Maud of Lancaster, Countess of Ulster was an English noblewoman and the wife of William Donn de Burgh, 3rd Earl of Ulster. She was the mother of Elizabeth de Burgh, suo jure Countess of Ulster. Her second husband was Sir Ralph de Ufford, Justiciar of Ireland. After Ufford's death, Maud became a canoness at an Augustinian nunnery, Campsey Priory, in Suffolk.
Grovebury Priory, also known as La Grave or Grava was a priory in Leighton Buzzard, Bedfordshire, England. It was established in 1164 and disestablished in 1414.
Campsey Priory,, was a religious house of Augustinian canonesses at Campsea Ashe, Suffolk, about 1.5 miles (2.5 km) south east of Wickham Market. It was founded shortly before 1195 on behalf of two of his sisters by Theobald de Valoines, who, with his wife Avice, had previously founded Hickling Priory in Norfolk for male canons in 1185. Both houses were suppressed in 1536.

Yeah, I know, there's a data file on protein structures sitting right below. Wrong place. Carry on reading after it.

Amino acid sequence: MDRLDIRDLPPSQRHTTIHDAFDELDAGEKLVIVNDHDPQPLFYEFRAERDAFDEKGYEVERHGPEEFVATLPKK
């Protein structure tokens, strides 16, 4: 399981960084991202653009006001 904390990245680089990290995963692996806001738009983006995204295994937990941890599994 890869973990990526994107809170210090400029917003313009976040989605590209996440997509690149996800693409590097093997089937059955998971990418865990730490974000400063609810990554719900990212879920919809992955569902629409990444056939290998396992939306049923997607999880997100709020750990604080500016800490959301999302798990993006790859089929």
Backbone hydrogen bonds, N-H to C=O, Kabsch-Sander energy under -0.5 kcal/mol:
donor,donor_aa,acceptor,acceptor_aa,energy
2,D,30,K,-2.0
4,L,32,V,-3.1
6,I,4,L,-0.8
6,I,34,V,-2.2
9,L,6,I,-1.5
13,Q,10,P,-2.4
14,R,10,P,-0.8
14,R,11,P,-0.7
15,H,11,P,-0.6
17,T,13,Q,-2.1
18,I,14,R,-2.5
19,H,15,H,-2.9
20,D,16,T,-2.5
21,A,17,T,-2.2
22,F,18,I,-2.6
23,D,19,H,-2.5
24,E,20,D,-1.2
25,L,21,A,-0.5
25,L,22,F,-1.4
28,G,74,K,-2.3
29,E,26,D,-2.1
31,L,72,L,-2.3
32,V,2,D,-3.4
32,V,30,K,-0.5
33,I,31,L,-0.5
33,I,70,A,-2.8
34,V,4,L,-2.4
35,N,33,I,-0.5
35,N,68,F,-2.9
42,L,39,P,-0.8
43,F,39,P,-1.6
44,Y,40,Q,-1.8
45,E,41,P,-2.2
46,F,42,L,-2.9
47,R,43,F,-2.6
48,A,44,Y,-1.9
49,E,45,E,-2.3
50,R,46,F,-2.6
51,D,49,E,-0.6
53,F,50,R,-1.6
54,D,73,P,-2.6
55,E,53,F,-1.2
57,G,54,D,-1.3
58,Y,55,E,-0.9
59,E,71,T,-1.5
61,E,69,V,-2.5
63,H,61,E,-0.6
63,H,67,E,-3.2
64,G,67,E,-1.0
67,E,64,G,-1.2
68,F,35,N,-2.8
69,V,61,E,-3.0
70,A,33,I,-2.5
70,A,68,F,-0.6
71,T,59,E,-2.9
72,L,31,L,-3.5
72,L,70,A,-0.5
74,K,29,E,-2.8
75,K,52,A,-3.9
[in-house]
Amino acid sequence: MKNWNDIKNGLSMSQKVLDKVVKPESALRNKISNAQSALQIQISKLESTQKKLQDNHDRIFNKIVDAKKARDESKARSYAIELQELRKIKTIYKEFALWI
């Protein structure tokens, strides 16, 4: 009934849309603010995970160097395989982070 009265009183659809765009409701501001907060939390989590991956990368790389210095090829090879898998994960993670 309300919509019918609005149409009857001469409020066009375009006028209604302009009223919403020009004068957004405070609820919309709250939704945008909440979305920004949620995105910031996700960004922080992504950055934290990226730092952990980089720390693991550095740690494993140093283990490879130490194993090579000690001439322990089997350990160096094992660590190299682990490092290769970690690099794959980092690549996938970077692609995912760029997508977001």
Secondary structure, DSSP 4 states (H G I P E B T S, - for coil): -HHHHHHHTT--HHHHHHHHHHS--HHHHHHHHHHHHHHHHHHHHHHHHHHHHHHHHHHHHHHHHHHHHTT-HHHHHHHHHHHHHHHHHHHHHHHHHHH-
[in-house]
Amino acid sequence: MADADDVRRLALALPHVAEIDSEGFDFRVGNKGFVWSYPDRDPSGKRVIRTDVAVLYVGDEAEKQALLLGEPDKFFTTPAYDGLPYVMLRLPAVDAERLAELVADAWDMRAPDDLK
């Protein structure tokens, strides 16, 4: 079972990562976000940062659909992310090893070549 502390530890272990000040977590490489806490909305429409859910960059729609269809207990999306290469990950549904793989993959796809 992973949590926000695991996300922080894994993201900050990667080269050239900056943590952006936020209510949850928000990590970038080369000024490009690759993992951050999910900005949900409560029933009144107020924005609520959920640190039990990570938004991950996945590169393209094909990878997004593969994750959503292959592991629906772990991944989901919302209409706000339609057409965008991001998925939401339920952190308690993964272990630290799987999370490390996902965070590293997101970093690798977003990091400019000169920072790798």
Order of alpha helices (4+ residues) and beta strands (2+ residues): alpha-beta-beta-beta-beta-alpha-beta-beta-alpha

Nuneaton Priory was a medieval Benedictine monastic house in Nuneaton, Warwickshire, England. It was initially founded by Robert de Beaumont and Gervase Paganell in 1153 at Kintbury in Berkshire as a daughter house of Fontevraud Abbey in France. Soon afterwards, in around 1155 the foundation was moved to Etone in Warwickshire, which subsequently became known as Nuneaton.
Eleanor of Brittany was the sixteenth abbess of Fontevrault.